Thanks for sharing your thoughts. I should probably add some context as to how I started here… I appreciate that the quest to completely automate the process is a little extreme and that I could effectively do it more quickly, manually. I’d taken this challenge on to see if I could push the boundaries of my shortcut skills.

My current working approach is to a hybrid as per your suggestion and I have broken it into 3 phases…

  1. Use matching to generate a list of dates (a little more complicated as I needed to stick the dates and months together).
  2. Iterate through those dates asking myself what colour bin was due (essentially manually setting it but giving myself a menu to choose the colour each time).
  3. Using this information to add each item to my ‘Bins’ calendar.

I’ll try to tidy it up a bit and share it once I’ve done a bit more work but this approach works and delivers on a fair amount of the original challenge (I’ve still not given up on the automated colour detection :slight_smile: )

In terms of submitting a request to the council, I think the most sensible request would be that they consider providing a .ics file or a subscribed calendar (possibly the same thing, not sure how they work tbh).

I think you raise some interesting points on accessibility in general too which does lead me to feel in pursuit of their goal to make it accessible, it potentialyl isn’t, depending on how you consume the information.

Interesting points on Acrobat Accessibility checks. I wasn’t aware of this and will take a look. I would like to think our local councils here are considering these guidelines but I would not be surprised if they simply don’t have the resource.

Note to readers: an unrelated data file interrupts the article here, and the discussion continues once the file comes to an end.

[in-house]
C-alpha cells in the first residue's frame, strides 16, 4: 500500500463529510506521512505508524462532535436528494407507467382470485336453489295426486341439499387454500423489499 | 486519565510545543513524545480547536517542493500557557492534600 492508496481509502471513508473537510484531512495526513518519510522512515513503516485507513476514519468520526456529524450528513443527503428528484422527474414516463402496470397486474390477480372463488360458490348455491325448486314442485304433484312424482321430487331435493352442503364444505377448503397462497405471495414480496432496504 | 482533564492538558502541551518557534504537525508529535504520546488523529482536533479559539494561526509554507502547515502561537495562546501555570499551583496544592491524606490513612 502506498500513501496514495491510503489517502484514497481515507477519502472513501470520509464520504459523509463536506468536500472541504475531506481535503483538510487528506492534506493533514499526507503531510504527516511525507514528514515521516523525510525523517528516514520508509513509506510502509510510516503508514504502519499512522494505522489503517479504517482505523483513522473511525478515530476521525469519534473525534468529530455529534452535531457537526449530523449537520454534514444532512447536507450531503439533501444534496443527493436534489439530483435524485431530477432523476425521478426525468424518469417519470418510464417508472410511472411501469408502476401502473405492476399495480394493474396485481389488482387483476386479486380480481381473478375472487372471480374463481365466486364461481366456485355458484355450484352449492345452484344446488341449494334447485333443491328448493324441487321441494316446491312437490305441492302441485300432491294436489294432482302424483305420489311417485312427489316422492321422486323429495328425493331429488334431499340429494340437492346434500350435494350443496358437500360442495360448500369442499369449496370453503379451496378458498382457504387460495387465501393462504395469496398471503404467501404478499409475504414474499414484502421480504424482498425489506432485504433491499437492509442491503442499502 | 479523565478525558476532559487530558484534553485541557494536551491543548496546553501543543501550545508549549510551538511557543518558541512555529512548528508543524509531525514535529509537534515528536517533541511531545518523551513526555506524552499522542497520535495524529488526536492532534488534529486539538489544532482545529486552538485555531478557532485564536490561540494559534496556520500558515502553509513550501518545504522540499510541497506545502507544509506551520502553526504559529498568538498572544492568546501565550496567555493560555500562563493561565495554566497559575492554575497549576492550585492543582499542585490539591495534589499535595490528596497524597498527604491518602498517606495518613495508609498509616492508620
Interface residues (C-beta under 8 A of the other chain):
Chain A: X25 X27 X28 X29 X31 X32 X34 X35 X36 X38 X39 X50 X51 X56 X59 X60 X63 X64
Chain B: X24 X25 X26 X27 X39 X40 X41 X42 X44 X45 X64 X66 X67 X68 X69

It feels to me like this is the ideal solution. Absolutely agree that ics cannot be the sole solution as many out there are probably even relying on the hard copy which comes through the letterbox every so often. It does feel to me like a calendar subscription shouldn’t be that hard to set up and maintain.

I suppose some of this depends on how many different calendars the council is trying to manage. That said, they have to manage it SOMEWHERE, so why not in a calendar then generate the PDF from there.

In the UK there is the BinZone app - on iOS at least. I’m not sure which councils support it. Mine certainly does. Might be an alternative approach.

Looks like a regional app to serve Oxfordshire but interesting to see all the same.

I’ve progressed this forward a little although it currently exists as 4 shortcuts which closely follows some the suggestion from @sylumer - thanks for your input.

  1. Uses url get action and uses some text matching to create a list of dates which I’m storing in data jar.
  2. A repeat action which loops through those dates and for each presents a menu in which I choose the colour of bin to be collected that week. These results are then also stored in data jar leaving me with a series of dictionary items with date and colour attributes
  3. The third step repeats through these dictionary items using the data to create a calendar entry with a colour in the event title.
  4. Finally or first to be totally accurate, there is a shortcut which gets all the entries in my ‘Bin Collections’ calendar and deletes them. This happens at the beginning of the process to avoid duplicates.

Not quite the full automation I set out to achieve up actually a very quick process to run through. The main effort remaining is to cycle through the 52 weeks with the pdf open selecting the relevant colour of bin.

I’ll see if I can get what I’ve done into a more shareable format.